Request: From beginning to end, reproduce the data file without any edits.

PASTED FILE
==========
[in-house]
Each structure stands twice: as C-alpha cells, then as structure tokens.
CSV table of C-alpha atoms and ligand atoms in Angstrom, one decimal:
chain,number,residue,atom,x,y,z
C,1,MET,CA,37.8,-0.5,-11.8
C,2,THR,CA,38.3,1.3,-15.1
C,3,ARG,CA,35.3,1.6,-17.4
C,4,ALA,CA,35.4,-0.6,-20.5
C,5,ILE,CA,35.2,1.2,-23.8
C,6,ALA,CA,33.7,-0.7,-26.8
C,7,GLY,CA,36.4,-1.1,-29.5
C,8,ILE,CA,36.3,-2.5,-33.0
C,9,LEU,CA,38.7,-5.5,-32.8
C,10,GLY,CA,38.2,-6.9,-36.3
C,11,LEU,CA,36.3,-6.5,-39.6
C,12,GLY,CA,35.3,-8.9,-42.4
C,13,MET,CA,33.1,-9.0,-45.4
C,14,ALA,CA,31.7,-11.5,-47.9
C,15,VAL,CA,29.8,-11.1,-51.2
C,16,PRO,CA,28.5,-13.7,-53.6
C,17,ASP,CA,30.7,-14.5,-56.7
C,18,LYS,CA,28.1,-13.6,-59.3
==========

[in-house]
Each structure stands twice: as C-alpha cells, then as structure tokens.
CSV table of C-alpha atoms and ligand atoms in Angstrom, one decimal:
chain,number,residue,atom,x,y,z
C,1,MET,CA,37.8,-0.5,-11.8
C,2,THR,CA,38.3,1.3,-15.1
C,3,ARG,CA,35.3,1.6,-17.4
C,4,ALA,CA,35.4,-0.6,-20.5
C,5,ILE,CA,35.2,1.2,-23.8
C,6,ALA,CA,33.7,-0.7,-26.8
C,7,GLY,CA,36.4,-1.1,-29.5
C,8,ILE,CA,36.3,-2.5,-33.0
C,9,LEU,CA,38.7,-5.5,-32.8
C,10,GLY,CA,38.2,-6.9,-36.3
C,11,LEU,CA,36.3,-6.5,-39.6
C,12,GLY,CA,35.3,-8.9,-42.4
C,13,MET,CA,33.1,-9.0,-45.4
C,14,ALA,CA,31.7,-11.5,-47.9
C,15,VAL,CA,29.8,-11.1,-51.2
C,16,PRO,CA,28.5,-13.7,-53.6
C,17,ASP,CA,30.7,-14.5,-56.7
C,18,LYS,CA,28.1,-13.6,-59.3